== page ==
What do you do when your company’s main mailserver dies on you? Well most companies would probably have spare hardware to fix it. They would probably also have backups ready.

Well we had neither. The hardware failure was in the RAID-5 setup of the server. Normally you choose a RAID-5 setup so you know your data is protected. In this case, the RAID-5 setup was made out of 3 disks. Sane people would have had 5 disks for this at least. Somehow, 2 of the disks managed to die on us due to a hardware failure of some sort. It started out with the controller not being able to see one of the disks, and it ended with the controller only seeing individual disks. Good-bye array.

What happens next? Well you kind of start to panic and ask your manager if he’s made a backup (he had been busy fixing the backup for our own servers). He turned pale and looked shocked. So long backup.

Great what to do now? Well since I made a mail setup with 2 front-end mailservers to do virusscanning and spamstomping, I was able to retrieve a list of domains from the mailertable (don’t we all love sendmail?). So now we have a list a bit shy of 3000 domains, including our own domains.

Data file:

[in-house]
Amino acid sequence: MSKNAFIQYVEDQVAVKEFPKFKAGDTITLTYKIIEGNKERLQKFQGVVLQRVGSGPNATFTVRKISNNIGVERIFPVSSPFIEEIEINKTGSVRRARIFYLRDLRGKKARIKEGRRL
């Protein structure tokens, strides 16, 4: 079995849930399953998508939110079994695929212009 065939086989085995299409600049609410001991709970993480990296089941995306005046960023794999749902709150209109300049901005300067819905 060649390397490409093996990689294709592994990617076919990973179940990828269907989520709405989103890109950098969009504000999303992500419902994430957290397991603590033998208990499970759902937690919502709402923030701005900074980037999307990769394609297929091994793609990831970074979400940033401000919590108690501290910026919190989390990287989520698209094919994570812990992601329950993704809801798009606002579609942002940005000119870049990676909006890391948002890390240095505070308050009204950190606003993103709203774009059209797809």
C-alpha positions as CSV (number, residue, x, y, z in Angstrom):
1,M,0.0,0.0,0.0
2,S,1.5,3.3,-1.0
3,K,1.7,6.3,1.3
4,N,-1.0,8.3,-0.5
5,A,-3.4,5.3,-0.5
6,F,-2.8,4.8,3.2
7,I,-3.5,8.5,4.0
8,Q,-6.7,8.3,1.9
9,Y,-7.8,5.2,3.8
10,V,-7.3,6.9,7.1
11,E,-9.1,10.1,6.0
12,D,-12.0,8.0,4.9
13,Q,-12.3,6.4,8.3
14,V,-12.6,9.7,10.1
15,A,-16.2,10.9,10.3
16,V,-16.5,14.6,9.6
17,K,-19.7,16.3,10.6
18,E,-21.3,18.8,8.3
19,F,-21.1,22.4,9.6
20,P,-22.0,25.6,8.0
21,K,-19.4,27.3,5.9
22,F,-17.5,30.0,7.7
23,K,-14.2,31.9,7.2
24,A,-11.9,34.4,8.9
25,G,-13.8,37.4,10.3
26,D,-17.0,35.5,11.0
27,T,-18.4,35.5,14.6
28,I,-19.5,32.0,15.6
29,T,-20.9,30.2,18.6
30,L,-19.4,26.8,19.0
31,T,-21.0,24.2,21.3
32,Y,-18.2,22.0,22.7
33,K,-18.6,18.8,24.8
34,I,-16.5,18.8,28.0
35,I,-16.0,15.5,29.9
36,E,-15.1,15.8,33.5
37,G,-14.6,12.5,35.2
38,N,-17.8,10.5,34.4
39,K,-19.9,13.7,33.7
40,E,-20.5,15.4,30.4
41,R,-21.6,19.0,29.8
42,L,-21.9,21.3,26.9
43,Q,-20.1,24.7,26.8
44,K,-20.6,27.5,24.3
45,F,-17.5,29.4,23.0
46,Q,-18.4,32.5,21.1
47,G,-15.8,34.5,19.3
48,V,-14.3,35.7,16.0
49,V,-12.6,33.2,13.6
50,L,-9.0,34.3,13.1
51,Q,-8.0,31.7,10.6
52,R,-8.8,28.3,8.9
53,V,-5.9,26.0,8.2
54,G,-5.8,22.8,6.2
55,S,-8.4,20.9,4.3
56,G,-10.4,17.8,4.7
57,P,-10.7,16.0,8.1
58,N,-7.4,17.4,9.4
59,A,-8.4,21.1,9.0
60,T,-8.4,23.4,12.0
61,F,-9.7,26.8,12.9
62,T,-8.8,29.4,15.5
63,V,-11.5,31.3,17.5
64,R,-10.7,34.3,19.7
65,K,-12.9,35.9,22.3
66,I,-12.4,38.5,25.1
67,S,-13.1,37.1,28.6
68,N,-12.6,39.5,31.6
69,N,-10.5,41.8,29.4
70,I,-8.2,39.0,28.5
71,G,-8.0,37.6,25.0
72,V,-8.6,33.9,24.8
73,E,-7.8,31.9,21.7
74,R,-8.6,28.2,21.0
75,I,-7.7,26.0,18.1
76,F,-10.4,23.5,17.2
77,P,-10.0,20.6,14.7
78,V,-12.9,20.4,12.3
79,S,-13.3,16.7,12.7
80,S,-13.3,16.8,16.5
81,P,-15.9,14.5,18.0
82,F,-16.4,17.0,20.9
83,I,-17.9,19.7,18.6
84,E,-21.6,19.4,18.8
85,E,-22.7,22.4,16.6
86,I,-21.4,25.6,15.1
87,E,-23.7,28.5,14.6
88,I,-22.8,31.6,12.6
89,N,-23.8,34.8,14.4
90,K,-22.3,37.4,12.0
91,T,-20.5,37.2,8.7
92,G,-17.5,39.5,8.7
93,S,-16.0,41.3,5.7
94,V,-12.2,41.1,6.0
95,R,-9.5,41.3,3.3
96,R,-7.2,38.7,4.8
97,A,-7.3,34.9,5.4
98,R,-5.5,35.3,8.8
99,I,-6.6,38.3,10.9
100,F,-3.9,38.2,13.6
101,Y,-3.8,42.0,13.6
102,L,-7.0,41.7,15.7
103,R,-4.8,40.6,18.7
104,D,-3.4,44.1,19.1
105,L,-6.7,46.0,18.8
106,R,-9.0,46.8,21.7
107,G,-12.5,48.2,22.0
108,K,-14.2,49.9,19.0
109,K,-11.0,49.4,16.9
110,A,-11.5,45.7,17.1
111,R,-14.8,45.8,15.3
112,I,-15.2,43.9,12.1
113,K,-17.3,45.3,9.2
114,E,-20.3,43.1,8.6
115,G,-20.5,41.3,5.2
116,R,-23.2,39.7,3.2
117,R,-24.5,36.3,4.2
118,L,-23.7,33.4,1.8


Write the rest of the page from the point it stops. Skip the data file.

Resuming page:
The only server that had “enough power” to handle this was was our shared Plesk server. So the team decided to add the domains in Plesk and that I was the one to do this. Great(!).

That’s quite a big task, having only clicked around in plesk a little bit, I was afraid I had to add them one by one on the control panel.Then, that night, my boss calls from Russia, he was on a business trip to the people who bring Plesk to the world. He put the CEO on, who asked me my ICQ number. Ten minutes later, Plesk Support contacted me on ICQ. So a big thumbs up for the Plesk Support :)

In the end, creating the domains (2764 in total) took until 4am using the script.

The next day, all hell broke loose at the office, somehow nobody was able to get their email (what a surprise). The phones never stopped ringing for the remainder of the week.